Electric buses segment is expected to witness healthy demand in the coming years as the segment will be at the forefront of India’s electrification drive and e-buses is estimated to account for 11-13% of new bus sales by financial year 2025, according to rating agency ICRA. Electric bus adoption has already been steadily growing the last few years, with volumes as well as penetration levels rising consistently to 7% in 2023.
Steady progress has been achieved in e-bus deployment targets under the Faster Adoption and Manufacturing of Hybrid and Electric Vehicles (FAME) scheme, and this momentum is expected to accelerate in the coming months as the scheme expires in March 2024, the rating agency said. Many state EV policies have also set specific e-bus adoption targets and timelines to spur electrification, ICRA noted.
According to ICRA’s Kinjal Shah, bus cost is the biggest expense for e-bus projects, making up 75-80%. However, the ₹35-55 lakh capital subsidy provided for a bus under FAME II scheme can fund a large part of the project costs (up to 40% of the costs), improving the feasibility of these projects. This subsidy along with 3-5x lower fuel expenses compared to diesel/CNG buses, help in reducing the total cost of ownership of electric buses by 10-25%.
In addition, the government has also pushed e-bus adoption via bid aggregation under tenders floated by Convergence Energy Services Limited (CESL). With higher volumes under these tenders, original equipment manufacturers (OEMs) showed healthy interest and participation in the first two tenders.
However, CESL’s third tender saw limited participation due to lack of a payment security mechanism and a dry lease model of operation proposed for it and had to be subsequently scrapped. Addressing these concerns of the OEMs would be vital to ensure faster adoption of electric buses in the country.
Gross Cost Contract (GCC) model
The gross cost contract (GCC) model has become the preferred e-bus adoption route in India as the FAME II scheme offers capital subsidy only for buses procured under this route. This GCC model significantly reduces steep upfront capital costs for cash-strapped state road transport undertakings, while improving electrification by increasing private participation in the segment.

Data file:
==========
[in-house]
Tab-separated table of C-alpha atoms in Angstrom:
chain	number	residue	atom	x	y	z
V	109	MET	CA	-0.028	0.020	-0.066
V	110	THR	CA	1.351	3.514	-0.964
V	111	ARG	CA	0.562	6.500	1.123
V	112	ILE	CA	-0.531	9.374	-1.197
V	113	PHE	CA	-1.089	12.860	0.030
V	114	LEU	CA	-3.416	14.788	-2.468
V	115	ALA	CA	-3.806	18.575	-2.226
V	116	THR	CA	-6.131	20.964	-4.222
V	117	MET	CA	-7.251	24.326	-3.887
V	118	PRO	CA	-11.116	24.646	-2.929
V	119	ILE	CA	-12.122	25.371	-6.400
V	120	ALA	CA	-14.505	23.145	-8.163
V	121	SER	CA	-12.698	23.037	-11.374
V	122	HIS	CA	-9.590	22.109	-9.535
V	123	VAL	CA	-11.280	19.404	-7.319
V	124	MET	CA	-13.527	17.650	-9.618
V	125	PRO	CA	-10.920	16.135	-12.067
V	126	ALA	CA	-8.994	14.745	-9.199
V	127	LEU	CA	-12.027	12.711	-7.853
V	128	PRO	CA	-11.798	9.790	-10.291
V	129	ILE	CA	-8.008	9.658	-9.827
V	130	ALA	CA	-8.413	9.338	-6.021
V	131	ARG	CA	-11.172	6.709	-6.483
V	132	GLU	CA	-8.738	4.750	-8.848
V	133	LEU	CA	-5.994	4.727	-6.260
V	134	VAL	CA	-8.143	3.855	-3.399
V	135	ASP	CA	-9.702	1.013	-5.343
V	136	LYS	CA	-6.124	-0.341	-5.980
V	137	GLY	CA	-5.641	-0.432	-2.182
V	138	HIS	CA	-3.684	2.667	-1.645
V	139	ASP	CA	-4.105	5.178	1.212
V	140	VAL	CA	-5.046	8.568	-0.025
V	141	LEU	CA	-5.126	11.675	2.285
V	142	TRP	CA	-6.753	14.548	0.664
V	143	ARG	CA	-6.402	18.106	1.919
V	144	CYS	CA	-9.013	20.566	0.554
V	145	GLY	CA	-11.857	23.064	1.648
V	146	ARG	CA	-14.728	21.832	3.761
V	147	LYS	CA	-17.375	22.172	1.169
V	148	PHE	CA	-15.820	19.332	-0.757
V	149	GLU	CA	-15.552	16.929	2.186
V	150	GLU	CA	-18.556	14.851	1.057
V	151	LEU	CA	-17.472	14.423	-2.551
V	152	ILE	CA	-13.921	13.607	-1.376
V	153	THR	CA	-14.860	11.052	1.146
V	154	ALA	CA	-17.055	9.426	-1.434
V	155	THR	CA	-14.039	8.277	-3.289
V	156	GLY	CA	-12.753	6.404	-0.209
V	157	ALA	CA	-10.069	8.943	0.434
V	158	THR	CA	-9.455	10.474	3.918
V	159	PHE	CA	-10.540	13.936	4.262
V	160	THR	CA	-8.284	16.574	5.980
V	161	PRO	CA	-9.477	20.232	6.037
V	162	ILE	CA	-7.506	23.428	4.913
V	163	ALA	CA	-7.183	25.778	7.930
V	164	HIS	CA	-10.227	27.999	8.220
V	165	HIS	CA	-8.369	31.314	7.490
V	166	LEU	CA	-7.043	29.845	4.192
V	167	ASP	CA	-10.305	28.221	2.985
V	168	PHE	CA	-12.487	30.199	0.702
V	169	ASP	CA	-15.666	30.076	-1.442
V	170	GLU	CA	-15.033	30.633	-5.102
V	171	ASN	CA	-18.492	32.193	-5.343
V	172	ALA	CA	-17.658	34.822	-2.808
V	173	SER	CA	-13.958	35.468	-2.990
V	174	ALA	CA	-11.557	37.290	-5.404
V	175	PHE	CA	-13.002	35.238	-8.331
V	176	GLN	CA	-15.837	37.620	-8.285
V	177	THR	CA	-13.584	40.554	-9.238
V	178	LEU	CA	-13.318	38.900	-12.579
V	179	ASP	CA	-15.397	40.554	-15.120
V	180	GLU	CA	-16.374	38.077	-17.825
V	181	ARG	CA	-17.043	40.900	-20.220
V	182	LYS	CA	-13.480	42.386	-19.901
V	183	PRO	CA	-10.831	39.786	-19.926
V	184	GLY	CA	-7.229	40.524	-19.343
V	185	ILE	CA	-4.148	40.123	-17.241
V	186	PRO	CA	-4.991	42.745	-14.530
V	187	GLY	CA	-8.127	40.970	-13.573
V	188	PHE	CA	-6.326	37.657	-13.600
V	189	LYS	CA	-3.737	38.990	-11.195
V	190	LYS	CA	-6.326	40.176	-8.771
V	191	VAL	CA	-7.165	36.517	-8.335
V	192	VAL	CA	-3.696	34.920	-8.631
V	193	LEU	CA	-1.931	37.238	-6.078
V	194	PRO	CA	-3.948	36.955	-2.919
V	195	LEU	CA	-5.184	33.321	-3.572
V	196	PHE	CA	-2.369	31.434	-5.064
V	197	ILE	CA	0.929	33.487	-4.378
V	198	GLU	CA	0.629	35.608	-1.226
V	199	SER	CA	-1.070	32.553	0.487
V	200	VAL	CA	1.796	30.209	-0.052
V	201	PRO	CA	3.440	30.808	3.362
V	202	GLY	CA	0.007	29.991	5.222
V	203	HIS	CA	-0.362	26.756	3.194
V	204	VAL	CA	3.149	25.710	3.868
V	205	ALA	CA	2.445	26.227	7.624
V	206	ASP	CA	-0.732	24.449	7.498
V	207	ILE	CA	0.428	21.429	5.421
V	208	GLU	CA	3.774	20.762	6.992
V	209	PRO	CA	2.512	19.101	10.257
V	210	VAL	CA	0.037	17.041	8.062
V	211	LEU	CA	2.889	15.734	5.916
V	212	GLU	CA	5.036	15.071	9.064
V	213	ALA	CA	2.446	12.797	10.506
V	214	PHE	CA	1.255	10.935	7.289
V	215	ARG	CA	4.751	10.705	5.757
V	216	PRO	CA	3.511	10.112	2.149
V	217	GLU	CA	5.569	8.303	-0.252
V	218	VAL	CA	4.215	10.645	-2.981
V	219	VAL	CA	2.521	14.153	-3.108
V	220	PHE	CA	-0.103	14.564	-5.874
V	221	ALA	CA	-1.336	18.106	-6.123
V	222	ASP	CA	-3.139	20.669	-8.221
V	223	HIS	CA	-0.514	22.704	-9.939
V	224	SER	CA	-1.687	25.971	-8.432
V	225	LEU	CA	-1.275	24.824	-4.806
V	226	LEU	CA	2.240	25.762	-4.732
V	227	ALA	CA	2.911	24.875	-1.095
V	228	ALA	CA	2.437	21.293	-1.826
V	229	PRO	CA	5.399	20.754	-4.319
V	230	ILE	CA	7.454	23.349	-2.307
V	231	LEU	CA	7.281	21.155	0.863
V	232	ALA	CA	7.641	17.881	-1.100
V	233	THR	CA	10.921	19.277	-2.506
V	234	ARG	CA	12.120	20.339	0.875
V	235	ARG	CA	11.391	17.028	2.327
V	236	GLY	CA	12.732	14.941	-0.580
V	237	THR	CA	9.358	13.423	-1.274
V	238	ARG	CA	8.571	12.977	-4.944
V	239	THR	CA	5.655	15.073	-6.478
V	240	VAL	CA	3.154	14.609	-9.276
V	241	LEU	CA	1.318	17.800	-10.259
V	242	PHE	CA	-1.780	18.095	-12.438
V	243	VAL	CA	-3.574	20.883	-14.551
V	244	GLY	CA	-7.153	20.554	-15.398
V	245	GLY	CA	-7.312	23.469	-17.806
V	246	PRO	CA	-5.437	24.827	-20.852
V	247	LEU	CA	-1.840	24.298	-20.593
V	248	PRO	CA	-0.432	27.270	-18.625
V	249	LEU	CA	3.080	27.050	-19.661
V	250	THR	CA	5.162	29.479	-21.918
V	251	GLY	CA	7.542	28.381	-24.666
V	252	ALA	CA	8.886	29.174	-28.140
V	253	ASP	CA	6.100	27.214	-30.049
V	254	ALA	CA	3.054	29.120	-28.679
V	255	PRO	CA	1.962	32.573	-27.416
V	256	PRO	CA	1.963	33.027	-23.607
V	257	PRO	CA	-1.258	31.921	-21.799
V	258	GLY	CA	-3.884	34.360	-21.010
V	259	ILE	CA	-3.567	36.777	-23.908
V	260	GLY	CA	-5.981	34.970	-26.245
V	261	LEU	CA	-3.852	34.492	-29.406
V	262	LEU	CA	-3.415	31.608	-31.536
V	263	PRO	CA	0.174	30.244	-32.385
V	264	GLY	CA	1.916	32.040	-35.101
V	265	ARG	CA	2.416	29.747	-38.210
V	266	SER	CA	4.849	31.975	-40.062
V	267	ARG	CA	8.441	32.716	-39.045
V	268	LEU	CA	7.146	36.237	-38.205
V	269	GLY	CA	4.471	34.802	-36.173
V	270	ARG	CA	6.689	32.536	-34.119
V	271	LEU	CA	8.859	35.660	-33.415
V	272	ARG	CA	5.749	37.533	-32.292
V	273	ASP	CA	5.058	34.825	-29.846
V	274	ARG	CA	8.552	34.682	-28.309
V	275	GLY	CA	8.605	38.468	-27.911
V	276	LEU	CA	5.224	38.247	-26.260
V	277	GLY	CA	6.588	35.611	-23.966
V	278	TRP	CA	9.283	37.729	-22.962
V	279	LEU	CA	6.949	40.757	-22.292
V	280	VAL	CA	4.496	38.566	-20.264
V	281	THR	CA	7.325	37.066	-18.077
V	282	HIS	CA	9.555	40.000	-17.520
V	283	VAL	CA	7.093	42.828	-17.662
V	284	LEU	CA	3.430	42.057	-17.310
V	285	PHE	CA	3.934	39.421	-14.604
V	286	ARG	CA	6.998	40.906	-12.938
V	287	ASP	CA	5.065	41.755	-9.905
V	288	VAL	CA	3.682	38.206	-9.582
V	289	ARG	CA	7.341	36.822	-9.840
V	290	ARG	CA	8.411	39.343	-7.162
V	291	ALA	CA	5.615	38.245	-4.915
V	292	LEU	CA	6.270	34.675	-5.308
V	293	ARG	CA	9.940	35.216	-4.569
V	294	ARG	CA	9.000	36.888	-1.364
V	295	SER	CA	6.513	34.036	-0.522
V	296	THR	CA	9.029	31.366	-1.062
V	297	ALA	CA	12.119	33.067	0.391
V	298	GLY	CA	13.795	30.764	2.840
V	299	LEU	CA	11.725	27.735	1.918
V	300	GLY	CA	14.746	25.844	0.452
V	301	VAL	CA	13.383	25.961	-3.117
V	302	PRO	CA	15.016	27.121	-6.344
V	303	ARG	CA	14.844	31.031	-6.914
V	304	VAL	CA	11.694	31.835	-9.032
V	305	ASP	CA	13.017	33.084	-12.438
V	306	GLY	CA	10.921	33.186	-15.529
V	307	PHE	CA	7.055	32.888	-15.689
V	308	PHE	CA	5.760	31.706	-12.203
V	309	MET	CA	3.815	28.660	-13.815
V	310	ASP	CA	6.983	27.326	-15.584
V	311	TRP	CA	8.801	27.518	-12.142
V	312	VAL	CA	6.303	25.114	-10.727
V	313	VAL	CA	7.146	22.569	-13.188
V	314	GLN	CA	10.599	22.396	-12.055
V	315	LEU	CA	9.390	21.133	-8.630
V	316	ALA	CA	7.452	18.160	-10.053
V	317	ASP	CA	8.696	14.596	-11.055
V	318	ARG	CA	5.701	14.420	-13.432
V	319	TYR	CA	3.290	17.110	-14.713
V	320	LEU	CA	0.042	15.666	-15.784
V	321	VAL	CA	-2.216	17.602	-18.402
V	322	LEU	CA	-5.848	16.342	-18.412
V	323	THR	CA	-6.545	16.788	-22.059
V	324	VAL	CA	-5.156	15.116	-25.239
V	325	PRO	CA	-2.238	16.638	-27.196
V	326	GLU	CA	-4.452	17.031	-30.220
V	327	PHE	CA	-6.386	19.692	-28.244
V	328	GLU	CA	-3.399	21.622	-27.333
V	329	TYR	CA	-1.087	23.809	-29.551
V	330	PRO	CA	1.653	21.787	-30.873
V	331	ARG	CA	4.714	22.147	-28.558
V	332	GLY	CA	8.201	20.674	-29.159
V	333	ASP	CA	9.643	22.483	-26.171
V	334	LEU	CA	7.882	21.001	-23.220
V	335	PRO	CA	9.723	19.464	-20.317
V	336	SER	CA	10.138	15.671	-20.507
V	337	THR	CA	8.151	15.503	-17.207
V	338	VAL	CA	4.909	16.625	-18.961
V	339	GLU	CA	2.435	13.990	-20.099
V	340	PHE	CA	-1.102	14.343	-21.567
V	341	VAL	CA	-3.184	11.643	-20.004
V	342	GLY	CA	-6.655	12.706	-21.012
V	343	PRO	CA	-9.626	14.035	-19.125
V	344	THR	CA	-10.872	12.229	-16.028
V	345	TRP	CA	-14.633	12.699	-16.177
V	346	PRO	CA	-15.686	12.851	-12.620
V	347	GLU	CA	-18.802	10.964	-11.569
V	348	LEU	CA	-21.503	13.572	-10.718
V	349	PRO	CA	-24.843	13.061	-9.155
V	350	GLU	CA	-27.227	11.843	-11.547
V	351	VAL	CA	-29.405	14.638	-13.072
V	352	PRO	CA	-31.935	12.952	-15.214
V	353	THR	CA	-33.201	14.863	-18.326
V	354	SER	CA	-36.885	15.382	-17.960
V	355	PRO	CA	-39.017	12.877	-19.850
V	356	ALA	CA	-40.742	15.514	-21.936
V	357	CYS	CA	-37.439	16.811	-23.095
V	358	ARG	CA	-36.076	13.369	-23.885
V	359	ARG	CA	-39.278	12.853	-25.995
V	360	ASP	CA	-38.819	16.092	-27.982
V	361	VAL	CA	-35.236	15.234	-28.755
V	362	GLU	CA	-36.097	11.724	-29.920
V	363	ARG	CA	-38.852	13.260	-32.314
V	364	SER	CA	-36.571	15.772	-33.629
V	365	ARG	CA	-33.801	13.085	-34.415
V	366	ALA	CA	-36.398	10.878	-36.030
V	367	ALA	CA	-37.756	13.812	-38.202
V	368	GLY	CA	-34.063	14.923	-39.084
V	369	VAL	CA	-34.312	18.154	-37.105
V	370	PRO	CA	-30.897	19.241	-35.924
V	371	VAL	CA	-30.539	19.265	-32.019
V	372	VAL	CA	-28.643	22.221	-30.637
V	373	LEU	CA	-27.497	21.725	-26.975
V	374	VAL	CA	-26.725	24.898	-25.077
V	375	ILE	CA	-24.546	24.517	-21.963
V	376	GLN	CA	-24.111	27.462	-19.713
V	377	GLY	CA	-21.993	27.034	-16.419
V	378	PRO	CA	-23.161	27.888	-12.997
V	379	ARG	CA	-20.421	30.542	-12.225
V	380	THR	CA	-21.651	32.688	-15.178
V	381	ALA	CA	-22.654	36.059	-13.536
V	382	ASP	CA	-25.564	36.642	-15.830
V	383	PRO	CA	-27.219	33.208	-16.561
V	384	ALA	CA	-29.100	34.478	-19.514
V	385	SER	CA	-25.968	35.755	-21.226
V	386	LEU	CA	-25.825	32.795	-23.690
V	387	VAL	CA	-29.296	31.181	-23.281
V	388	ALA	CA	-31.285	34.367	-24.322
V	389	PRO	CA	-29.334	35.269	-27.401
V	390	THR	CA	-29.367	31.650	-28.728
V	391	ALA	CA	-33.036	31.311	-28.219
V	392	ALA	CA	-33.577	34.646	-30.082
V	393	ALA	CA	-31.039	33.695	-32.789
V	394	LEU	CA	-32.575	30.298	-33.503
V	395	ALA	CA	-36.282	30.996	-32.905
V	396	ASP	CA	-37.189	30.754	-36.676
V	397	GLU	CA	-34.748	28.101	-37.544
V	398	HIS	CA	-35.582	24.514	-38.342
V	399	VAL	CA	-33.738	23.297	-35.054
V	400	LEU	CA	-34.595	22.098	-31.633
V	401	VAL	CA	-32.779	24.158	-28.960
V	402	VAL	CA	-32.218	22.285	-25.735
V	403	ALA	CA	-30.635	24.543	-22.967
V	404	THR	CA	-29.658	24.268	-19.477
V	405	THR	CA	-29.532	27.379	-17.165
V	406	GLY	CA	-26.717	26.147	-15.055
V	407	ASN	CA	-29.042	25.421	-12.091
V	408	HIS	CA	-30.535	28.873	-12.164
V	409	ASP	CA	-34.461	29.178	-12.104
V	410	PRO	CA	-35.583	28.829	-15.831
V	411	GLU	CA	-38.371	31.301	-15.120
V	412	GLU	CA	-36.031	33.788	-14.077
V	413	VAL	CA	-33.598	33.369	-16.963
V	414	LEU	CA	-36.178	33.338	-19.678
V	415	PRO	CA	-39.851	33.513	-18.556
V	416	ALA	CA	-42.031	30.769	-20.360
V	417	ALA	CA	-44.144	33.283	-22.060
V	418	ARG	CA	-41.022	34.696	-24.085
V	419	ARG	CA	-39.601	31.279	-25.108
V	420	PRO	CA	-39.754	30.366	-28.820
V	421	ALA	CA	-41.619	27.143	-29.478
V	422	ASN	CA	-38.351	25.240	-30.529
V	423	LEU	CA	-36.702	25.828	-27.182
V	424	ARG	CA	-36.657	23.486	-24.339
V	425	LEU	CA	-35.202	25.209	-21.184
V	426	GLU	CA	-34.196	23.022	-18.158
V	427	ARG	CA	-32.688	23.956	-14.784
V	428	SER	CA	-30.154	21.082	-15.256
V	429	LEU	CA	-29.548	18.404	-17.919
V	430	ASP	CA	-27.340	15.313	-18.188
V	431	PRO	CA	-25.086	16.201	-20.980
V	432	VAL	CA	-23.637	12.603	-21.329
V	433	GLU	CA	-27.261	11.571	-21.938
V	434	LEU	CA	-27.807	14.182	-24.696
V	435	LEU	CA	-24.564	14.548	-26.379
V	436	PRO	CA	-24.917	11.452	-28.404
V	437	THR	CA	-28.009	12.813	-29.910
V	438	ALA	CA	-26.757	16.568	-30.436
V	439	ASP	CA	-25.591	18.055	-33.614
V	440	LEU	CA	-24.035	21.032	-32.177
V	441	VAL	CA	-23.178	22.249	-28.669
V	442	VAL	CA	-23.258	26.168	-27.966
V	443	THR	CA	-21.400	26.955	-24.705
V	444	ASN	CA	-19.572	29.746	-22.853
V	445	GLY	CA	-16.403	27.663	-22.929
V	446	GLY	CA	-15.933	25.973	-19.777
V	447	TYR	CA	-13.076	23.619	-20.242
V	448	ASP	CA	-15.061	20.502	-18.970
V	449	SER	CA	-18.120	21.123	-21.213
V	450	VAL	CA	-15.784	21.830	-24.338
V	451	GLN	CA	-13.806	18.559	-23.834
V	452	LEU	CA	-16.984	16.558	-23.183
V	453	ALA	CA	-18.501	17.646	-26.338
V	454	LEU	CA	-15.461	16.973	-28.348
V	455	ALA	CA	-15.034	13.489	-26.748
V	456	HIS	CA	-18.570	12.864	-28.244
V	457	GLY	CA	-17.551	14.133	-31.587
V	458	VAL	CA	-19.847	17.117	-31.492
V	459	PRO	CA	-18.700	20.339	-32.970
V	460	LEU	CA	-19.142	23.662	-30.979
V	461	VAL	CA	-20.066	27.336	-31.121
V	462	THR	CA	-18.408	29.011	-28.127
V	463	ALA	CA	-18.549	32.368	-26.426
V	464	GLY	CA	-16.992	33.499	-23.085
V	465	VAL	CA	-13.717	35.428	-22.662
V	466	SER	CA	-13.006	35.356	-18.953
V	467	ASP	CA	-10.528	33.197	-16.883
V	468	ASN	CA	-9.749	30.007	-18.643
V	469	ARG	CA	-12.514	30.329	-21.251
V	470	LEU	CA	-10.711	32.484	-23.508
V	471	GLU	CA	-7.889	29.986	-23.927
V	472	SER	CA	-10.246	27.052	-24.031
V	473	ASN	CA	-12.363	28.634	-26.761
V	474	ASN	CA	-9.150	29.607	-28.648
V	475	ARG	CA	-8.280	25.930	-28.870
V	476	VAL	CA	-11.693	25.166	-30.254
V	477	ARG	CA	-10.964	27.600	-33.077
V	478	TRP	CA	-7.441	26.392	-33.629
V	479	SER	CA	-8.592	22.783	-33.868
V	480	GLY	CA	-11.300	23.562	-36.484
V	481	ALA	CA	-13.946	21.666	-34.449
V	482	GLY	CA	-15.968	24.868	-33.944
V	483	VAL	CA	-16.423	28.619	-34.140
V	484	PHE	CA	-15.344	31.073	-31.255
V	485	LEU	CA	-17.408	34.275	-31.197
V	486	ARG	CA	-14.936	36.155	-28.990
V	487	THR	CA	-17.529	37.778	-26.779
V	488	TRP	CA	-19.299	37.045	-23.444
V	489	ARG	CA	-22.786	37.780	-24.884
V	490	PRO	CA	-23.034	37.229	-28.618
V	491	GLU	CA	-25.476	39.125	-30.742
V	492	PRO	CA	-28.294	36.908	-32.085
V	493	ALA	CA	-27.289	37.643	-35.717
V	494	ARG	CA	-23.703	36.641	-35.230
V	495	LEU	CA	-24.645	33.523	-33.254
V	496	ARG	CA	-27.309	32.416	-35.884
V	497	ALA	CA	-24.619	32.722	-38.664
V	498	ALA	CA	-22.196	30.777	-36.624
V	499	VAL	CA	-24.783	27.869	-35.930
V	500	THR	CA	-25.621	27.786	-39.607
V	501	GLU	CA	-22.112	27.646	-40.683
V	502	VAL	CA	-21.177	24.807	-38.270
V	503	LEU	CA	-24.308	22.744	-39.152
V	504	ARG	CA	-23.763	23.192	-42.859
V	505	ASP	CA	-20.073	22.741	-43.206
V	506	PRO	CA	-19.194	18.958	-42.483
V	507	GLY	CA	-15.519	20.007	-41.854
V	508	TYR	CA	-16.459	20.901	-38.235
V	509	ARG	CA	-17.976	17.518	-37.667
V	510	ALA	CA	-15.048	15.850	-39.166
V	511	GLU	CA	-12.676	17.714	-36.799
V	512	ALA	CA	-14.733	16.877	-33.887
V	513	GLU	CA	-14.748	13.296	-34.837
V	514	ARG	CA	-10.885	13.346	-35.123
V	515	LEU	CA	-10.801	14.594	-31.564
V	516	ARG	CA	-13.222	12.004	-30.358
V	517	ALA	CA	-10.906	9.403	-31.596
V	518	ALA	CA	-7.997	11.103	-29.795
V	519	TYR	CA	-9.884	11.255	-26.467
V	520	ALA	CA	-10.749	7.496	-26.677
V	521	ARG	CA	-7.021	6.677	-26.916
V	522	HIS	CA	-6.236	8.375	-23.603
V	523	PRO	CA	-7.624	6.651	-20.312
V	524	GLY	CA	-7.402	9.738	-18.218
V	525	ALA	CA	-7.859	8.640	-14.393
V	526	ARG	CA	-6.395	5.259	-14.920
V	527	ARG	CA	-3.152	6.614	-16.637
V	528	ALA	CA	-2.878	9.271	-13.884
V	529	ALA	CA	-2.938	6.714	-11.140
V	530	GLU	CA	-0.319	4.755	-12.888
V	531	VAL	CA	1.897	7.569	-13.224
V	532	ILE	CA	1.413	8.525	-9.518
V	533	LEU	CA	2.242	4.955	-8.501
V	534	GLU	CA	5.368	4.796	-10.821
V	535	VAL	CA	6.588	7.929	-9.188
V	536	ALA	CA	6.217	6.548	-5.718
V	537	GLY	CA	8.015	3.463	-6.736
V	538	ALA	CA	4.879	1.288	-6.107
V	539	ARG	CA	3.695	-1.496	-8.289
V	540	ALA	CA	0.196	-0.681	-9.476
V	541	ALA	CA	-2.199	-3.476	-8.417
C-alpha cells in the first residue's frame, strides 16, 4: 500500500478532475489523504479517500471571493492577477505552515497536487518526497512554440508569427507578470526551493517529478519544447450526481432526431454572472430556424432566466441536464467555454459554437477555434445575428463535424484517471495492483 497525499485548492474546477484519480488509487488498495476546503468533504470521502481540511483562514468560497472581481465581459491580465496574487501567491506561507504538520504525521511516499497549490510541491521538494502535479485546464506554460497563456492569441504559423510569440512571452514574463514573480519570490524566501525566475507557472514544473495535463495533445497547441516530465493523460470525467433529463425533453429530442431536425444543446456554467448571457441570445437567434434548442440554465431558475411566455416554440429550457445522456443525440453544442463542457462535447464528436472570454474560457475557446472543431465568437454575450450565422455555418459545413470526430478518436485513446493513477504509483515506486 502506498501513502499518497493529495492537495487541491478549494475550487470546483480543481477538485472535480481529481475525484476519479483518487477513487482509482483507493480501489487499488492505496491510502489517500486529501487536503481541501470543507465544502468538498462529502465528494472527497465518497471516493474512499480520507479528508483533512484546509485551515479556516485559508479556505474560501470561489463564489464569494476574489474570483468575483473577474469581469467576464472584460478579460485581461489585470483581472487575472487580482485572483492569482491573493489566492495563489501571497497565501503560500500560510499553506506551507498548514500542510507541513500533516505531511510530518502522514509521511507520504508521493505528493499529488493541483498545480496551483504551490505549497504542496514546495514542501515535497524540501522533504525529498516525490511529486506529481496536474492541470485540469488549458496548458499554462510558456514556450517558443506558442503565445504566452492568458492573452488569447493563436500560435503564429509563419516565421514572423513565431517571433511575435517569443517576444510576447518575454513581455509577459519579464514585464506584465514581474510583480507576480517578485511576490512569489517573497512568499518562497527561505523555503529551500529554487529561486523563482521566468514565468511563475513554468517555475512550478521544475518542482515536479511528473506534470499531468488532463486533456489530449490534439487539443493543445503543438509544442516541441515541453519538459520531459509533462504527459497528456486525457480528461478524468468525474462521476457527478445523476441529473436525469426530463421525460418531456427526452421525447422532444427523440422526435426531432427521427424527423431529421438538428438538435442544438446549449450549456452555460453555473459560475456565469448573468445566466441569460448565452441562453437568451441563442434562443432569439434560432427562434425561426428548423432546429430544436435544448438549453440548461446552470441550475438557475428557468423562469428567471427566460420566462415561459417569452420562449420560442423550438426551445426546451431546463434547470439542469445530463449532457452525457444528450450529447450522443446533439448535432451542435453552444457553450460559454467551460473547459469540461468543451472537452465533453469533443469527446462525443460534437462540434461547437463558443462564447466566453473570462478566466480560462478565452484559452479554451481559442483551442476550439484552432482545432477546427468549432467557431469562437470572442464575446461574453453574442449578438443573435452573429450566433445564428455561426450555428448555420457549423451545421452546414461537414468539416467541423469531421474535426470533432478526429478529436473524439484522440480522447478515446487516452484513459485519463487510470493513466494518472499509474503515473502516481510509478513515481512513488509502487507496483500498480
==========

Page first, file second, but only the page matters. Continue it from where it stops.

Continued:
However, ICRA notes that while execution-related risks are low, operational risks are higher given India’s limited EV experience. Operators with direct backing from the e-bus OEMs, and with adequate financial muscle and flexibility, would be in a better position to establish a strong presence in this segment.
ICRA said in the report that as the GCC model matures over time, e-buses should see increased adoption aided by favourable cost economic. Among vehicle segments, buses will likely be the first to achieve higher electrification, especially for intra-city operations. While limited charging infrastructure, range anxiety and high capital costs have been the key deterrents in electrification across segments, these are relatively low for the bus segment,” added Shah.
Overruns in execution phase
The rating agency said that electric bus projects executed so far have experienced some delays, even when accounting for extensions provided due to Covid-19. Moreover, there have also been some cost overruns during the execution phase, but these have largely been funded through additional investments by the project sponsors/promoters, either as equity or non-convertible debentures, without negatively impacting project feasibility.
The operational performance of the e-buses deployed so far has been satisfactory, with bus usage and availability meeting project requirements. Further, bus energy efficiency has been in the range of 0.7-1.2 KwHr/km. However, it is vital that the buses to maintain this level of efficiency as the batteries deteriorated over time due to wear and tear, ICRA noted.
ICRA said that government subsidies will help drive adoption of electric vehicles in the initial years, however, expectations are that capital costs will decrease over time as more local manufacturing develops and battery technology advances. Lower costs, along with beneficial operating economics compared to traditional vehicles, should support electric vehicle sales growth in later years without subsidies.
Nevertheless, it remains crucial that issues raised by vehicle manufacturers are addressed, notably putting in place payment security systems and ensuring access to long-term funding options. Resolving these concerns will be crucial to guarantee that the momentum behind vehicle electrification built so far can be sustained going forward.
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